I hope this is helpful to you. I’ll be honest, the tone of your comment felt very combative. I’m not sure that you were asking your questions because you wanted to further discuss them or because you wanted a space to make accusations. In either case, I hope that my reply is helpful to you and that you allow the Scriptures to marinate in you and allow you to see a bigger and fuller picture of God. If you feel you can converse in a constructive and inquisitive rather than an accusational way, I’d love to continue this conversation with you. I’d love to hear your thoughts and any follow-up questions you have.

      • Xavier on

        You blaspheme the person of the Messiah – shame on you – by spouting your profanity in the same breath as his title. It was hard to make it through the rest of your diatribe after that, especially on a Christian forum. Whatever the case, you’d do well to reflect on the various valid points Noah brought up in his excellent response to you. (Hey, Noah, thanks for the response to my own comment and for mentioning me in your reaction to the above! Btw, things are improving between the missus and me.)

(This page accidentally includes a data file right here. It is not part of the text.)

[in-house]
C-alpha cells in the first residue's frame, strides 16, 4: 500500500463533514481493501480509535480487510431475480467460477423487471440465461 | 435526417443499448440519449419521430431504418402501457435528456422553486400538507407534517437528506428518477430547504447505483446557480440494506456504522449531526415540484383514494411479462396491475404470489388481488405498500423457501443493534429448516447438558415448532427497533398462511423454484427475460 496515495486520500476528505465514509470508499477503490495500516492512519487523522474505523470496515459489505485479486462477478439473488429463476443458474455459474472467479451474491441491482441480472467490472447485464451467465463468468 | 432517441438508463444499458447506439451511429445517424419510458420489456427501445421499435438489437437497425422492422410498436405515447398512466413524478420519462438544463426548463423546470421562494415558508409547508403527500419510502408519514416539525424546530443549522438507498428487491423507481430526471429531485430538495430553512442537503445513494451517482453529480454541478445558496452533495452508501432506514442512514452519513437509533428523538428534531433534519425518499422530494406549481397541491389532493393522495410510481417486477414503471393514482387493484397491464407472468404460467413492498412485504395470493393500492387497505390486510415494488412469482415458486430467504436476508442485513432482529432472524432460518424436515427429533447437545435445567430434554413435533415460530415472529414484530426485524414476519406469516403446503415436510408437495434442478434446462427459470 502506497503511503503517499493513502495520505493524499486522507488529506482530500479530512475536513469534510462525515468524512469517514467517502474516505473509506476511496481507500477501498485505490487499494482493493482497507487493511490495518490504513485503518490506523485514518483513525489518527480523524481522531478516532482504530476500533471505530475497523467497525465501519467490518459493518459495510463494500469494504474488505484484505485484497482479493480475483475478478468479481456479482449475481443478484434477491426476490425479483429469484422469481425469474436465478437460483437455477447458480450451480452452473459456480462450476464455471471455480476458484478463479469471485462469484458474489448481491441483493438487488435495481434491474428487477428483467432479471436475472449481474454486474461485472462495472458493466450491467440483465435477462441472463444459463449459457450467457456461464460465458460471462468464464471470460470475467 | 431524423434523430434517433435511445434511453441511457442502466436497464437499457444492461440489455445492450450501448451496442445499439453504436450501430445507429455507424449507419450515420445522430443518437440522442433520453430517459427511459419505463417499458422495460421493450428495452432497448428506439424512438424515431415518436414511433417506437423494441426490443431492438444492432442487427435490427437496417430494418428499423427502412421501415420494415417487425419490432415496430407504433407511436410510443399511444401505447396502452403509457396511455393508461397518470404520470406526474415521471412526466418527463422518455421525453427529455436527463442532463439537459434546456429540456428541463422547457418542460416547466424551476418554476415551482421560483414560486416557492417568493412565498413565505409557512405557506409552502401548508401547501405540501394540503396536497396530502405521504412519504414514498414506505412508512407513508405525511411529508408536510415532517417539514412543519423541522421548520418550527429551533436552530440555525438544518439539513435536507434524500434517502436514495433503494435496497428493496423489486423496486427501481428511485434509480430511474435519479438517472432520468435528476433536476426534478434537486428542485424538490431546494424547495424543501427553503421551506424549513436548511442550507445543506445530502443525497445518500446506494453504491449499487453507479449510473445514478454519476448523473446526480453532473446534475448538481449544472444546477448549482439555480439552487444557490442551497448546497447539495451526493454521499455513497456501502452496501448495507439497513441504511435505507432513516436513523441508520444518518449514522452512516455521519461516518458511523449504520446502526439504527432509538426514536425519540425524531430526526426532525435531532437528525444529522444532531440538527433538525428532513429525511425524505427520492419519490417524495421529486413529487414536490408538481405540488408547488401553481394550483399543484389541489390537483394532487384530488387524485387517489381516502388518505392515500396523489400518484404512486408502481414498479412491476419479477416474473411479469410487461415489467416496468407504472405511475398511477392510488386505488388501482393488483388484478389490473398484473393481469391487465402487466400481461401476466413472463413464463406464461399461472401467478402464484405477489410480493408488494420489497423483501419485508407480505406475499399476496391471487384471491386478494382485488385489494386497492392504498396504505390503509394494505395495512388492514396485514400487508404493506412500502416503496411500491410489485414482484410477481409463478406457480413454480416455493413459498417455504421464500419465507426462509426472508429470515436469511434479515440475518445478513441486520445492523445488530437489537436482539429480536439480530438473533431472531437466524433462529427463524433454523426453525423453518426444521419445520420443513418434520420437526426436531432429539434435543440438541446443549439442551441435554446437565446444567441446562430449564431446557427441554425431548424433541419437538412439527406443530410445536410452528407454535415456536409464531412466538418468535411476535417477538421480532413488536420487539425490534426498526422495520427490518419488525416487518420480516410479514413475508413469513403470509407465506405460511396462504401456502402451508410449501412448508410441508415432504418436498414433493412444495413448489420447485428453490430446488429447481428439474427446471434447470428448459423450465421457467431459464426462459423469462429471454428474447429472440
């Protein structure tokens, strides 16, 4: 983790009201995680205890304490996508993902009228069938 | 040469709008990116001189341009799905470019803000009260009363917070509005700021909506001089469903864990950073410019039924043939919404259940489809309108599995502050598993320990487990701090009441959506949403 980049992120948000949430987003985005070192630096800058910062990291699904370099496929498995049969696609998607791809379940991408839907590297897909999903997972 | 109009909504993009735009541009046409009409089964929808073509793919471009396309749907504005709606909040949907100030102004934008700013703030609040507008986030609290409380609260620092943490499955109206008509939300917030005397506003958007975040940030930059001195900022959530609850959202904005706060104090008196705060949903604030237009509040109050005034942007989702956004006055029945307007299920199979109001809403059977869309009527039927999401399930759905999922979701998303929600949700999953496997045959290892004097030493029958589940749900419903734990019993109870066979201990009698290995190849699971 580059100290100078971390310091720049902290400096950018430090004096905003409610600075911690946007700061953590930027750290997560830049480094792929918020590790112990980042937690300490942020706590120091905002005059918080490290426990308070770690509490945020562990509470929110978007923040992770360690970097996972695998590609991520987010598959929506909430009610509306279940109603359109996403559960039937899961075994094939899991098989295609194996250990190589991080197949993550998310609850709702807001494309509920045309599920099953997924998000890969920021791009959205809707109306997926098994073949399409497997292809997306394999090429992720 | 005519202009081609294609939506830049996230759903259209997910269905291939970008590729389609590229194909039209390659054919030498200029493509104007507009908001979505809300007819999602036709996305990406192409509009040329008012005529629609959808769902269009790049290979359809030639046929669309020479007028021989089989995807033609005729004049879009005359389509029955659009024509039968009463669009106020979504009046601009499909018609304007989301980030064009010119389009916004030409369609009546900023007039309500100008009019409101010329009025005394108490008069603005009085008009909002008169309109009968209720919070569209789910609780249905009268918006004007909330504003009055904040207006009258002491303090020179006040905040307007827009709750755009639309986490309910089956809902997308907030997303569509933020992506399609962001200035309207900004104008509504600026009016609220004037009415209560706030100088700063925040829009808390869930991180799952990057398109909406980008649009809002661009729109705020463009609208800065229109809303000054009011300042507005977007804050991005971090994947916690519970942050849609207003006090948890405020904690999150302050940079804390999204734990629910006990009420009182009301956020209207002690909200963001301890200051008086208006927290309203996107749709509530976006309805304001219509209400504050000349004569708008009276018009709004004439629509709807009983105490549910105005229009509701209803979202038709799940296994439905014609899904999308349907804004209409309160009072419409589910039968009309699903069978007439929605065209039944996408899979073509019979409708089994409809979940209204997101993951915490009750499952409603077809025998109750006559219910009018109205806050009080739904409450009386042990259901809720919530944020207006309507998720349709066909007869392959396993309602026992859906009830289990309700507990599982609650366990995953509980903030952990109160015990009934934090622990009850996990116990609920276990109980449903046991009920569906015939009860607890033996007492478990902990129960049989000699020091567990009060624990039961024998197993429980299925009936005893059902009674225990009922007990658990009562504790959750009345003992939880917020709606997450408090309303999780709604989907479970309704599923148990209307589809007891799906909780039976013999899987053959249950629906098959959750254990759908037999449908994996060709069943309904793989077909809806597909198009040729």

4. Greg on

      The bigger issue is that we, as believers this side of heaven, cannot line up God’s promises, that do, in fact, include the blessing you’re referring to (and what some pastors call “tension points”) with reality. Think of it as the “Unsolved Mysteries” of the Christian faith:

      http://www.gregdonner.org/thoughts/thoughts15.html

      We’re very, very good at discrediting and brushing off things we simply can’t explain in Scripture or making excuses for them with Christianese instead of giving simple, truthful answers of “I can’t explain that, and I struggle with it.”

      That level of honesty is sorely lacking in the church at large, and IMO part of why persecution is becoming so rampant.